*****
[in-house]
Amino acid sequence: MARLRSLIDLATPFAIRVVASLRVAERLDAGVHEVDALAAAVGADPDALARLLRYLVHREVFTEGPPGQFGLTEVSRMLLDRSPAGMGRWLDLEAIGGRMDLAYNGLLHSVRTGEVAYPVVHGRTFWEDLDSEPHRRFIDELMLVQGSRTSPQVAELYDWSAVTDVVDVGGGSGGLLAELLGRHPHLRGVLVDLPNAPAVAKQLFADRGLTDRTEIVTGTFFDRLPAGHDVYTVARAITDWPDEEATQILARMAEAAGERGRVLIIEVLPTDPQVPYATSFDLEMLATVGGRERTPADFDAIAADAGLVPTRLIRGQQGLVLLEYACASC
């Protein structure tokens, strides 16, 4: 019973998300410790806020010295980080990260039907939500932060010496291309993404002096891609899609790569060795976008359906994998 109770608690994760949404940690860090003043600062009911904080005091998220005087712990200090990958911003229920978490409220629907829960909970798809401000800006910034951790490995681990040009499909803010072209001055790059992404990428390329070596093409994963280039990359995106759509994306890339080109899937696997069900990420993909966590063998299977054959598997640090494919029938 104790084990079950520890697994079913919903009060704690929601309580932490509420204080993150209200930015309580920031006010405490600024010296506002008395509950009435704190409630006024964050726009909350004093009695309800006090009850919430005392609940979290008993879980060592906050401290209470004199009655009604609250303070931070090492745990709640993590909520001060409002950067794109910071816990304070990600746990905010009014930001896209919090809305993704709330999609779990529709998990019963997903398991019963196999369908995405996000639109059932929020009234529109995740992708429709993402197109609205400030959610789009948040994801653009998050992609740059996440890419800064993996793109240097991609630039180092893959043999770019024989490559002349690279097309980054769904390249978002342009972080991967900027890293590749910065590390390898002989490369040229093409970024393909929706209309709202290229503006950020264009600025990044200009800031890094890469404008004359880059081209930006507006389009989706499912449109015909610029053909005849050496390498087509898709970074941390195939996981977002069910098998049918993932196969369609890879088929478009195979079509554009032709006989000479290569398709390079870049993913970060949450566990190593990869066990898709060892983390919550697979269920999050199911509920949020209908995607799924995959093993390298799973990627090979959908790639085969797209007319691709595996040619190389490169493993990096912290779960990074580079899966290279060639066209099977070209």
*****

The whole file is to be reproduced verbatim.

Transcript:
[in-house]
Amino acid sequence: MARLRSLIDLATPFAIRVVASLRVAERLDAGVHEVDALAAAVGADPDALARLLRYLVHREVFTEGPPGQFGLTEVSRMLLDRSPAGMGRWLDLEAIGGRMDLAYNGLLHSVRTGEVAYPVVHGRTFWEDLDSEPHRRFIDELMLVQGSRTSPQVAELYDWSAVTDVVDVGGGSGGLLAELLGRHPHLRGVLVDLPNAPAVAKQLFADRGLTDRTEIVTGTFFDRLPAGHDVYTVARAITDWPDEEATQILARMAEAAGERGRVLIIEVLPTDPQVPYATSFDLEMLATVGGRERTPADFDAIAADAGLVPTRLIRGQQGLVLLEYACASC
């Protein structure tokens, strides 16, 4: 019973998300410790806020010295980080990260039907939500932060010496291309993404002096891609899609790569060795976008359906994998 109770608690994760949404940690860090003043600062009911904080005091998220005087712990200090990958911003229920978490409220629907829960909970798809401000800006910034951790490995681990040009499909803010072209001055790059992404990428390329070596093409994963280039990359995106759509994306890339080109899937696997069900990420993909966590063998299977054959598997640090494919029938 104790084990079950520890697994079913919903009060704690929601309580932490509420204080993150209200930015309580920031006010405490600024010296506002008395509950009435704190409630006024964050726009909350004093009695309800006090009850919430005392609940979290008993879980060592906050401290209470004199009655009604609250303070931070090492745990709640993590909520001060409002950067794109910071816990304070990600746990905010009014930001896209919090809305993704709330999609779990529709998990019963997903398991019963196999369908995405996000639109059932929020009234529109995740992708429709993402197109609205400030959610789009948040994801653009998050992609740059996440890419800064993996793109240097991609630039180092893959043999770019024989490559002349690279097309980054769904390249978002342009972080991967900027890293590749910065590390390898002989490369040229093409970024393909929706209309709202290229503006950020264009600025990044200009800031890094890469404008004359880059081209930006507006389009989706499912449109015909610029053909005849050496390498087509898709970074941390195939996981977002069910098998049918993932196969369609890879088929478009195979079509554009032709006989000479290569398709390079870049993913970060949450566990190593990869066990898709060892983390919550697979269920999050199911509920949020209908995607799924995959093993390298799973990627090979959908790639085969797209007319691709595996040619190389490169493993990096912290779960990074580079899966290279060639066209099977070209």